Best practice for periodic key change?

Robert J. Hansen rjh at
Sun May 8 04:21:41 CEST 2011

On 05/07/2011 09:50 PM, David Shaw wrote:
> Incidentally, speaking of bitmap signatures - a "signature" made via 
> a rubber stamp of a signature can be binding under certain 
> circumstances as well (at least in the US - I don't know about 
> elsewhere).

Within the U.S., the standard doesn't involve signatures /qua/
signatures.  It involves making a mark on a document to express your
will.  A contract signed with a simple mark of "X" is still legally binding.

There's some hoary old story that was, once upon a time, taught in law
schools: but Dad went through law school fifty years ago, so maybe it's
fallen out of fashion.  It involved a lawsuit brought against a bank by
two farmers (in Vermont, I think).  The first farmer owed the second a
quantity of money, so the farmer picked up a grease pen and wrote on a
pumpkin, "Pay this man $10 from my checking account."  The second
farmer took it to the bank.  The bank refused to honor the check.  The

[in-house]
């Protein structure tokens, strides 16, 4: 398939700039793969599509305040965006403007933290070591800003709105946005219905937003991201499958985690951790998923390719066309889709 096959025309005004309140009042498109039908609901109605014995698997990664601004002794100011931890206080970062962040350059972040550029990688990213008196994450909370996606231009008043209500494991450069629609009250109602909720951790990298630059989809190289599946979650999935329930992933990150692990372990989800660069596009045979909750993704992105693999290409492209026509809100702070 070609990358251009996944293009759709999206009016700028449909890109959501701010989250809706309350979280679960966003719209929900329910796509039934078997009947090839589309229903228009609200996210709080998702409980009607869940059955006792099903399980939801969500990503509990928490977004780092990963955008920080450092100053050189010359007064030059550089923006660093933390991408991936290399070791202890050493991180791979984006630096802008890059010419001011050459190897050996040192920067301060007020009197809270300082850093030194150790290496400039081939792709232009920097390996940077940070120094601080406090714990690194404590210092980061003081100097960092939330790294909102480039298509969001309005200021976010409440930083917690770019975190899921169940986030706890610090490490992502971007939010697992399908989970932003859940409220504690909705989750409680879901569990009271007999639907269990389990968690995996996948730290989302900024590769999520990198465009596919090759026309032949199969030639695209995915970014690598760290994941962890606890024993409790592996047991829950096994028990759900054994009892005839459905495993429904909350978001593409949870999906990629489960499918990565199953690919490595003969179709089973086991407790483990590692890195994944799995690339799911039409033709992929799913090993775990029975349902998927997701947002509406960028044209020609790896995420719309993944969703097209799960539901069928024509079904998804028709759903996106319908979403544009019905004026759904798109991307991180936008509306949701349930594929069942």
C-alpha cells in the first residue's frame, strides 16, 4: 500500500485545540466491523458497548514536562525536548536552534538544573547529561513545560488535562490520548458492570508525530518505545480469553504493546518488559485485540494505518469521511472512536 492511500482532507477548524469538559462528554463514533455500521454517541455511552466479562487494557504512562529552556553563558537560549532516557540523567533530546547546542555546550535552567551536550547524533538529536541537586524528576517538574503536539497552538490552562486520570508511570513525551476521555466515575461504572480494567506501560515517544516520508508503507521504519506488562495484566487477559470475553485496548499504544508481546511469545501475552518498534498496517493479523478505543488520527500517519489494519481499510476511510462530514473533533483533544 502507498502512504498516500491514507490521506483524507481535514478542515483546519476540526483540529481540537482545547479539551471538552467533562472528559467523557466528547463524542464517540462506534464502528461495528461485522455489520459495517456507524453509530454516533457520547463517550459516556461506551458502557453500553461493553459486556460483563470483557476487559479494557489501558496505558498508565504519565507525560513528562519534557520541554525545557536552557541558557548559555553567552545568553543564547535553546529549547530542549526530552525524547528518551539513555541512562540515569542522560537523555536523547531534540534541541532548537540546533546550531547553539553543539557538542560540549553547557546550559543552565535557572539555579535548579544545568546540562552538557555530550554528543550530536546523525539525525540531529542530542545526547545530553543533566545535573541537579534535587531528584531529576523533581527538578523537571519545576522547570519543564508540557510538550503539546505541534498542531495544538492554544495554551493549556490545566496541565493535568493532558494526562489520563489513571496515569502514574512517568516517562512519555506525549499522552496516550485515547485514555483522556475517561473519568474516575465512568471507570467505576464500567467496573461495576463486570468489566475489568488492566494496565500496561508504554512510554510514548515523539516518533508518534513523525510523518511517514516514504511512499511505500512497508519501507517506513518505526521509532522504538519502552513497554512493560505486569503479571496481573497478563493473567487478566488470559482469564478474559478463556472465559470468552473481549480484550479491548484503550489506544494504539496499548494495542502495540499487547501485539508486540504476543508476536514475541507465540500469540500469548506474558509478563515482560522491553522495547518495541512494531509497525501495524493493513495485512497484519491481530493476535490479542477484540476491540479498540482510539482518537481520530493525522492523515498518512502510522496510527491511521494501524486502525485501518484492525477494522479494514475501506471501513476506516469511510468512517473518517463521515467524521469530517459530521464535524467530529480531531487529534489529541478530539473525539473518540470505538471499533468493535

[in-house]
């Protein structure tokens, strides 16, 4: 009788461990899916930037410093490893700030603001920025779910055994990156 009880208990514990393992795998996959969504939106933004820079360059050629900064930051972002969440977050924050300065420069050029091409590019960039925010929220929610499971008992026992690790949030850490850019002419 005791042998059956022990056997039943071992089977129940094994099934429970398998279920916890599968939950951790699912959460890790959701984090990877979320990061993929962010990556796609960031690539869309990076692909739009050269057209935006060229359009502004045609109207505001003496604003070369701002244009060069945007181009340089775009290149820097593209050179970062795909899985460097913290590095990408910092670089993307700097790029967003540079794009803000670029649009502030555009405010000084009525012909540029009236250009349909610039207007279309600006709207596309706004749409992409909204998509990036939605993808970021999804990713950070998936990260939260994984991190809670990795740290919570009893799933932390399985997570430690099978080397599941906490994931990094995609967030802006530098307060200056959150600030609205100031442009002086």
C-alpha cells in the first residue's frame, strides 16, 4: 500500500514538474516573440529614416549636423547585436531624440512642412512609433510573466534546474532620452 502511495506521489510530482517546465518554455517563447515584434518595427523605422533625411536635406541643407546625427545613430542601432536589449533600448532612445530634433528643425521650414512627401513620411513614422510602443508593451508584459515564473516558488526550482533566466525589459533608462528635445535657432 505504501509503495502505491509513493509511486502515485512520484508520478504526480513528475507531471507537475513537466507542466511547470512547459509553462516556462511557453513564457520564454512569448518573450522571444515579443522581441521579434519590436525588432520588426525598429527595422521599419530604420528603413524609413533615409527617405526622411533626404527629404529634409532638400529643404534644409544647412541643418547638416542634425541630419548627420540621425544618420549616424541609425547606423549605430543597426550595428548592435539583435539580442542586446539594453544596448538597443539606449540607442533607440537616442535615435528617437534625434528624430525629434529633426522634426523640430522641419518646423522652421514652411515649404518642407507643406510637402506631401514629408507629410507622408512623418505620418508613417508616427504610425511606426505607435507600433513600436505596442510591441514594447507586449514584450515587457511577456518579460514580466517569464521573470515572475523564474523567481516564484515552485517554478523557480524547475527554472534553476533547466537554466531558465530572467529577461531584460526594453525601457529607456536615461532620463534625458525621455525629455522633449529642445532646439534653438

two Vermont farmers were too stubborn to budge: it was a valid legal
document and no rich banker was going to tell them otherwise.  The bank
refused to budge: if a *pumpkin* can become a valid check-writing
instrument, what will that do to their bookkeeping process?

The trial court ruled in favor of the farmers.

(Warning: secondhand information passed on from a source recalling a
story he heard fifty years ago.  I'm led to believe the legal principles
involved are still accurate in today's legal climate, but time and
memory may have made this story a bit apocryphal.)

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